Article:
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Life is good if you are a couch potato music enthusiast. Bluetooth audio allows the playing of all your music from your smartphone, and apps to control your hi-fi give you complete control over your listening experience.

Not quite so for [Daniel Landau] though. His Cambridge Audio amplifier isn’t quite the latest generation, and he didn’t possess a handy way to turn it on and off without resorting to its infrared remote control. It has a proprietary interface of some kind, but nothing wireless to which he could talk from his mobile device.

His solution is fairly straightforward, which in …read more

Sorry US; Europeans Listen to Space with GRAVES

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In Europe, the GRAVES radar station beams a signal on 143.050 MHz almost straight up to detect and track satellites and space junk. That means you will generally not hear any signal from the station. However, [DK8OK] shows how you can–if you are in Europe–listen for reflections from the powerful radar. The reflections can come from airplanes, meteors, or spacecraft. You can see a video from [way1888] showing the result of the recent Perseid meteor shower.

Using a software-defined radio receiver, [DK8OK] tunes slightly off frequency and waits for reflections to appear in the waterfall. In addition to observing the …read more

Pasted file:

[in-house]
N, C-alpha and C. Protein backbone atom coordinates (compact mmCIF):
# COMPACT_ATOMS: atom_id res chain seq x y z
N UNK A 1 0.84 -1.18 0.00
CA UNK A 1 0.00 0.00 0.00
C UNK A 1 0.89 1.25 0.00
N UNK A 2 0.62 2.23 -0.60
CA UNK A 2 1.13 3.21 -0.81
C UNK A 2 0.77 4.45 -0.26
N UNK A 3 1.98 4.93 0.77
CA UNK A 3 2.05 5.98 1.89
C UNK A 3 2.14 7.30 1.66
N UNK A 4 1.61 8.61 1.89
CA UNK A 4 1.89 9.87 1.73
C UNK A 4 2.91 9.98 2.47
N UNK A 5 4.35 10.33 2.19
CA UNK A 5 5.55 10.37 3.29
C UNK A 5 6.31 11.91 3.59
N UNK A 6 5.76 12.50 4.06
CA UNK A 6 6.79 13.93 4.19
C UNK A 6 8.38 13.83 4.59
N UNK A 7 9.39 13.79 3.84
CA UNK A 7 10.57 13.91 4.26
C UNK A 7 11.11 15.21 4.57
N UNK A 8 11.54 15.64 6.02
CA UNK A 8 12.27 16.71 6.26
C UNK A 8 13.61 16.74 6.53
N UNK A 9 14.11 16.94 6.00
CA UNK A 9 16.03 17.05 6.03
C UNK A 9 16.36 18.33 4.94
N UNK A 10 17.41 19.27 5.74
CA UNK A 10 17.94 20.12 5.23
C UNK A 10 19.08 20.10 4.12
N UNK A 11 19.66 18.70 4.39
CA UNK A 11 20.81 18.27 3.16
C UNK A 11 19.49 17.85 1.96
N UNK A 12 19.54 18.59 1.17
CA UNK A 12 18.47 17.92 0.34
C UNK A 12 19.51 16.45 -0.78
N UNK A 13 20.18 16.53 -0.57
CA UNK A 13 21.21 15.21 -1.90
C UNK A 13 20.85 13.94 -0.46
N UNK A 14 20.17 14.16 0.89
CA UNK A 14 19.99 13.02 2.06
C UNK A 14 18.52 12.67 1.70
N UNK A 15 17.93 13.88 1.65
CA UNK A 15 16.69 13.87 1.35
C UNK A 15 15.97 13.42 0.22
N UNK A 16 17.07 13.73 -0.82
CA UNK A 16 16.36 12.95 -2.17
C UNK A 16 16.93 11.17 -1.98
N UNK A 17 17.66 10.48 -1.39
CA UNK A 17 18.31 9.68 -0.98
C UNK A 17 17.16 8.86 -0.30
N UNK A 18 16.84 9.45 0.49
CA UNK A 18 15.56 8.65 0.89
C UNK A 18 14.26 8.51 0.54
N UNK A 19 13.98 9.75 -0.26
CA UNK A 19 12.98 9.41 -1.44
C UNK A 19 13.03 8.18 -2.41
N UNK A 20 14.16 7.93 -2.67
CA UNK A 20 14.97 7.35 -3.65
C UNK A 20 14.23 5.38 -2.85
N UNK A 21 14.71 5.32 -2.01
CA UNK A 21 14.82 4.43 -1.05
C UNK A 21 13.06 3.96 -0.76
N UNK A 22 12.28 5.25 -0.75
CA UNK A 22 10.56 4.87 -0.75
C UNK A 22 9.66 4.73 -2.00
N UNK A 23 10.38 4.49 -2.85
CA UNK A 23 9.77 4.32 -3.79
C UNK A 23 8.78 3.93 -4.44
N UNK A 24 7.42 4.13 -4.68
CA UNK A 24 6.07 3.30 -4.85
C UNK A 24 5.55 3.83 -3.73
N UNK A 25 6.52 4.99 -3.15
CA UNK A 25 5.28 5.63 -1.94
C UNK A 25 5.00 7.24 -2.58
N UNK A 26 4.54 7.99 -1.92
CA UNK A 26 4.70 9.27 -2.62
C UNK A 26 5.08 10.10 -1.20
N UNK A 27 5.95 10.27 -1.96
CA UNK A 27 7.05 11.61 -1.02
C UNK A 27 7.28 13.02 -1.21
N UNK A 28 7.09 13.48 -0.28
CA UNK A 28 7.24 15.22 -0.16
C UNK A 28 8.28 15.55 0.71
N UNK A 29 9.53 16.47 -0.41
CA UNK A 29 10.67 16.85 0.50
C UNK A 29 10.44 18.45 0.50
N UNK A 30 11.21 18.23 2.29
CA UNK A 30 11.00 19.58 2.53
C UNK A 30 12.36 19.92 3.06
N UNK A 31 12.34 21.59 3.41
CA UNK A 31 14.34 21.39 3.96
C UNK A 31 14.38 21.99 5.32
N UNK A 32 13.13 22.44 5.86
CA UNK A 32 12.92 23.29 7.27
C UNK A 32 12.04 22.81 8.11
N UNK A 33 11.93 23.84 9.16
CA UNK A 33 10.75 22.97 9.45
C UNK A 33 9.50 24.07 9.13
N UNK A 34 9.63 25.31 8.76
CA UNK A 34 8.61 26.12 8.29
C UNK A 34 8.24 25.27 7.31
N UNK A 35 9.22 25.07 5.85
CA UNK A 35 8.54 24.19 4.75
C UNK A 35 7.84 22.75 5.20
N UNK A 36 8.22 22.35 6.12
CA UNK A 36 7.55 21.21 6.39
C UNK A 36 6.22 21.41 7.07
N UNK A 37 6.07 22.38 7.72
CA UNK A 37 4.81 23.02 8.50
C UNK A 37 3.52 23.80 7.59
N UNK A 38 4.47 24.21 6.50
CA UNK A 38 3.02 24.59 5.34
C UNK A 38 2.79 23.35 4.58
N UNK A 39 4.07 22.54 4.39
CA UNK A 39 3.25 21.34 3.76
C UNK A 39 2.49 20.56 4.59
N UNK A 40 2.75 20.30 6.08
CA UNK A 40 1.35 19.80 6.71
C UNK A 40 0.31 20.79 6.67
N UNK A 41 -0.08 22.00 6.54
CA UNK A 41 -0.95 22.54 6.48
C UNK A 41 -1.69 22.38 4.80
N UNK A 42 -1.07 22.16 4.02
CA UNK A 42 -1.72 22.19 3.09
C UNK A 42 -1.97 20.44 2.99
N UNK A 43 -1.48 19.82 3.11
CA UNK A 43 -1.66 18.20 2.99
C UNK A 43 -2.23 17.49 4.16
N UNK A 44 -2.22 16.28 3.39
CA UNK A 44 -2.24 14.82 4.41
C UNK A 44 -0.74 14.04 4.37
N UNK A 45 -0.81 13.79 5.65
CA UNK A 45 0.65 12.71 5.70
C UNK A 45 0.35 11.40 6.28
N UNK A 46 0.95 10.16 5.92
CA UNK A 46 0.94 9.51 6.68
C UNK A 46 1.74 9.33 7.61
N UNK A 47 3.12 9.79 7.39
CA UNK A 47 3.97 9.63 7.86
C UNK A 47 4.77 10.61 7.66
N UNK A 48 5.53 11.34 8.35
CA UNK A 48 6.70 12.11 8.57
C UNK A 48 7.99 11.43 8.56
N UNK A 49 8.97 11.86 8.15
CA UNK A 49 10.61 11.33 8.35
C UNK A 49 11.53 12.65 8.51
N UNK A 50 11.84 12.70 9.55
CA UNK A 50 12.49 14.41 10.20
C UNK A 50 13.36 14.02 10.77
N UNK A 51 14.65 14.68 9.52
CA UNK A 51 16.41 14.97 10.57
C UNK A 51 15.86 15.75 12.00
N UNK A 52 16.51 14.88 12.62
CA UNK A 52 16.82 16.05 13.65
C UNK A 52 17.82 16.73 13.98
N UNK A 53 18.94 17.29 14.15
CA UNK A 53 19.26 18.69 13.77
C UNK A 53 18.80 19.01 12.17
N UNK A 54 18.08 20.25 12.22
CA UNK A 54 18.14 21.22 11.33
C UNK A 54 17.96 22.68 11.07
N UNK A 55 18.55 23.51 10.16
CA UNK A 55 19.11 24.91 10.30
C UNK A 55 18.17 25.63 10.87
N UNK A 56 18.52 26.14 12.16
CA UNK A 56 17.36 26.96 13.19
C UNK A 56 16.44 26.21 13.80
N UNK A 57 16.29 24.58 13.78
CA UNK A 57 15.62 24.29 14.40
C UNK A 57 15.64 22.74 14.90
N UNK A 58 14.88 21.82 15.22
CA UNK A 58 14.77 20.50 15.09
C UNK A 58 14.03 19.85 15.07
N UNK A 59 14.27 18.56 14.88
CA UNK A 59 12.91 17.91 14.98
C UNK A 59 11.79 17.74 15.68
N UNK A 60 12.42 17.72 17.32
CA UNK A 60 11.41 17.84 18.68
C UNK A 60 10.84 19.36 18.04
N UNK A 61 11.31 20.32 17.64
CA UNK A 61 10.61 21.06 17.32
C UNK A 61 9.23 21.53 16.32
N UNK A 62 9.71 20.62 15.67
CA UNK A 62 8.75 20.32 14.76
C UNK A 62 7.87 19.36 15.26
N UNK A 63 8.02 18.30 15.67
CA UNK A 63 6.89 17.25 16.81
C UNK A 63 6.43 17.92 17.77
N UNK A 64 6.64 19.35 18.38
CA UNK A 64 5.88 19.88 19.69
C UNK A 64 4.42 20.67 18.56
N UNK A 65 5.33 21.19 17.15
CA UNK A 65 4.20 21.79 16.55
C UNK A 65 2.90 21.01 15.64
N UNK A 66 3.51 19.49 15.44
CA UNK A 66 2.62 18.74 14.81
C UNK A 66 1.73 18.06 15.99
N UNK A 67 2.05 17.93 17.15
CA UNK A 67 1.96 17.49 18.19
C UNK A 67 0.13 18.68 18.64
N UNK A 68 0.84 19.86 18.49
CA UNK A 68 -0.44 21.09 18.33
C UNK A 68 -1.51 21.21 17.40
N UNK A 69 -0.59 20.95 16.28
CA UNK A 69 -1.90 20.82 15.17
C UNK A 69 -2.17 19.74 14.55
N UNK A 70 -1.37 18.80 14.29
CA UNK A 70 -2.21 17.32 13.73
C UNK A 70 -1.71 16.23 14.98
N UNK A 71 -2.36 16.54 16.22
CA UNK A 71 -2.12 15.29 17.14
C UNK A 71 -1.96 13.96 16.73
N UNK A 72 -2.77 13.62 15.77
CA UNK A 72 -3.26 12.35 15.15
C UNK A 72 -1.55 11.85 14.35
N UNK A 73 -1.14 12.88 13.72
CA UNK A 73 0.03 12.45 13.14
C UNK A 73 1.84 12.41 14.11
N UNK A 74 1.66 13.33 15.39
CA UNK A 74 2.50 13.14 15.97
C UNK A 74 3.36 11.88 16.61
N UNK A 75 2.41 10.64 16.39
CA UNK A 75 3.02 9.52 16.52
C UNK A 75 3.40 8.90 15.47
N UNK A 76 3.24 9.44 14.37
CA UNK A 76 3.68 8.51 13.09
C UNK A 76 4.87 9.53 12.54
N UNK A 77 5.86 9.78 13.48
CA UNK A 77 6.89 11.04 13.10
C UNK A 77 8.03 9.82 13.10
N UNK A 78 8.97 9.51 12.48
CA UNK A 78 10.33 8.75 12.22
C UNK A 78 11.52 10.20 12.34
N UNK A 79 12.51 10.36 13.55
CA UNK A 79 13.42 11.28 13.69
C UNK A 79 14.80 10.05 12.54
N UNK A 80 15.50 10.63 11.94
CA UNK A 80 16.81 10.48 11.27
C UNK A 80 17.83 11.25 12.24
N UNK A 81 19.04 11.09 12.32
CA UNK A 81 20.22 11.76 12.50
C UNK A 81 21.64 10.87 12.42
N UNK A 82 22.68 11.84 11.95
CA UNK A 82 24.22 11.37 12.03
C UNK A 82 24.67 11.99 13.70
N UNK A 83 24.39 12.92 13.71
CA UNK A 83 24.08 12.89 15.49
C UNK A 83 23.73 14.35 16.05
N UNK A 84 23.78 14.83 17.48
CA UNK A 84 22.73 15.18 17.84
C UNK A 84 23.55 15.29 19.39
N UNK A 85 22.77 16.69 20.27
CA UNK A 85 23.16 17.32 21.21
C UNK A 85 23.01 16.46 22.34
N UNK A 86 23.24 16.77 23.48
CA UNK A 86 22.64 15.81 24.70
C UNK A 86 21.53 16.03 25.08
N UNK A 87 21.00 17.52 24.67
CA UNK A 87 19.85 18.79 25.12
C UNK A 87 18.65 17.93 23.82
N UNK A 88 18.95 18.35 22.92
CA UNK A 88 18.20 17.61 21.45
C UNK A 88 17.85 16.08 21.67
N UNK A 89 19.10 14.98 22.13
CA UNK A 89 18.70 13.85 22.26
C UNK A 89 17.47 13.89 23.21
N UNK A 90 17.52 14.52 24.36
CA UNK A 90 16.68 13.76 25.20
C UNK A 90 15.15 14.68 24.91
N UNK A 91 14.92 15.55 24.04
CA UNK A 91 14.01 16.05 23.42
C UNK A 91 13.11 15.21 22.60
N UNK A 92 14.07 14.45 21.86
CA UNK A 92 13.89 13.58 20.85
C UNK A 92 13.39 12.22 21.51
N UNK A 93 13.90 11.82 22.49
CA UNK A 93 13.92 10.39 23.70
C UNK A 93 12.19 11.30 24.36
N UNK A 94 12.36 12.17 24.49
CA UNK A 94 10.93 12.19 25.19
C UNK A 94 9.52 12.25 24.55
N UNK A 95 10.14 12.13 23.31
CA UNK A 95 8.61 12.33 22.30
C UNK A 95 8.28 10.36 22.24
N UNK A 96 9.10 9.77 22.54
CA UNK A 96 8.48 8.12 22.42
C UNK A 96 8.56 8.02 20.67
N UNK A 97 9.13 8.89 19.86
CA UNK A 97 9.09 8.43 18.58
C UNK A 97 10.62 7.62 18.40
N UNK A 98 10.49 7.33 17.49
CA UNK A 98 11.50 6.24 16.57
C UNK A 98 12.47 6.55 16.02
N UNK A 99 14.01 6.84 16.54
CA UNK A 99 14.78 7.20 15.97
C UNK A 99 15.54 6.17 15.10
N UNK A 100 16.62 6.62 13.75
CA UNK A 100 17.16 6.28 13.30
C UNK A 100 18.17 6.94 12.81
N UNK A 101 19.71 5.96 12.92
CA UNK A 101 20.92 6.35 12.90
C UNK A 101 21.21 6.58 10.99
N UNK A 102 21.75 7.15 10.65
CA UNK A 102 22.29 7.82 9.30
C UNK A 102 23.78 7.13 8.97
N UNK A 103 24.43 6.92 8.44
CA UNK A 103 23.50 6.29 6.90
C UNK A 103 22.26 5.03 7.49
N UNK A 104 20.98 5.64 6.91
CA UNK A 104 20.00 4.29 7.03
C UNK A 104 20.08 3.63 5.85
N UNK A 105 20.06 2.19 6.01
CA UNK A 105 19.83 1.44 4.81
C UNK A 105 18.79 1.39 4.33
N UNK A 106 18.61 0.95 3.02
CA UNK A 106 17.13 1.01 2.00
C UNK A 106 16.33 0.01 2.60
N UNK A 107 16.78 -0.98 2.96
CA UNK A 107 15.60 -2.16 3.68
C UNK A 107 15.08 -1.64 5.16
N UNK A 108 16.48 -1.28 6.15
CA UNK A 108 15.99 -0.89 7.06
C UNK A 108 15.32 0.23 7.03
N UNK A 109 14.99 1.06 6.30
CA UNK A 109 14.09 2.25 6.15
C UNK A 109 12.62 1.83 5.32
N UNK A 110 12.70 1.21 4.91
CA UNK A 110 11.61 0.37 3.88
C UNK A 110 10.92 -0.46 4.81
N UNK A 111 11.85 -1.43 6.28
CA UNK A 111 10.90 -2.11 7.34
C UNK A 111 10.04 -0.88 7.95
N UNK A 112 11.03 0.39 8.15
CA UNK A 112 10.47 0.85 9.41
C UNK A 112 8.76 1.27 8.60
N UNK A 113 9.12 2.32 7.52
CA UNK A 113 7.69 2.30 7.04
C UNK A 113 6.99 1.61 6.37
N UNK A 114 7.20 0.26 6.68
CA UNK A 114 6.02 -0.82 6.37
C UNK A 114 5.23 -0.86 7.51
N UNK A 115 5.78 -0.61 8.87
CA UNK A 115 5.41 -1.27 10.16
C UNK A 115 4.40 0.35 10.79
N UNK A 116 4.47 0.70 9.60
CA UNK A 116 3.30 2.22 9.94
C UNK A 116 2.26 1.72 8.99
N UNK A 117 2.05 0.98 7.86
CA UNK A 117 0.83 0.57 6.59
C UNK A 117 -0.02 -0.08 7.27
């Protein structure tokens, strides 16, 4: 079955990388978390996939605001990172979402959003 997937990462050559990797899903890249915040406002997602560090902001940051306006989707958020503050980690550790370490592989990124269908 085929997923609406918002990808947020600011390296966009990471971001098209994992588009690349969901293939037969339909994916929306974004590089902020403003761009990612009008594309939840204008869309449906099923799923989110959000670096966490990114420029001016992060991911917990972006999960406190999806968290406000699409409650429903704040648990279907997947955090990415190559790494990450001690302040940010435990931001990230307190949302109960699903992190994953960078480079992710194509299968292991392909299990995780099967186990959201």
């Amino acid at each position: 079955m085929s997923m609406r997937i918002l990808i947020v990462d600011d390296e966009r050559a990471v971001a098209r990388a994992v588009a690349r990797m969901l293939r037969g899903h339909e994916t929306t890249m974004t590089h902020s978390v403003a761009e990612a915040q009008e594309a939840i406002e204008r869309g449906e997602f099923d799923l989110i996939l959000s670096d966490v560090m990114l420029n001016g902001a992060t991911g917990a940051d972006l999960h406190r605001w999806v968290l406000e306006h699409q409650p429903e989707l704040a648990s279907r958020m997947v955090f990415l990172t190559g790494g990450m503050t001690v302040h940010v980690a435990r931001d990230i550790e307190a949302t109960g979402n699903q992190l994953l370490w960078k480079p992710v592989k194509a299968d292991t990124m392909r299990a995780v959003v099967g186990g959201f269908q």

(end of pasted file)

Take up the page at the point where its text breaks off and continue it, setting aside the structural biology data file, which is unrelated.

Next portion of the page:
Hackaday Prize Entry: The Weedinator Project, Now with Flame

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We like that the Weedinator Project is thinking big for this year’s Hackaday Prize! This ambitious project by [TegwynTwmffat] is building on a previous effort, which was a tractor mounted weeding machine (shown above). It mercilessly shredded any weeds; the way it did this was by tilling everything that existed between orderly rows of growing leeks. The system worked, but it really wasn’t accurate enough. We suspect it had a nasty habit of mercilessly shredding the occasional leek. The new version takes a different approach.

The new Weedinator will be an autonomous robotic rover using a combination of GPS and …read more

3D Printing T-Shirt Designs

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Usually, t-shirt designs are screen printed, but that’s so old school. You have to make the silkscreen and then rub paint all over – it’s clearly a technique meant for the past. Well, fear not, as [RCLifeOn] is here to bring us to the future with 3D Printed T-Shirt Designs.

[RCLifeOn] affixes t-shirts to his print build platform and boom: you’ve got 3D printed graphics. He started by using PLA which, while it looked great, wasn’t up to a tussle with a washing machine. However, he quickly moved on to NinjaFlex which fended much better in a wash cycle. While …read more

3D Printer Tool Changer Gives You Access to Lots of Extruders

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The benefits of having a 3D printer with multiple extruders are numerous: you can print soluble support material for easy removal, print a combination of flexible and rigid filament, or simply print in different colors. Unfortunately, traditional multi-extruder setups have some serious drawbacks, even aside from the cost.

Usually, the extruders are all mounted next to each other on a single carriage. This increases the mass, which can cause print quality issues like shadowing. It also reduces the printable area, as each extruder needs to be able to reach the entire area. All of this means that the design becomes …read more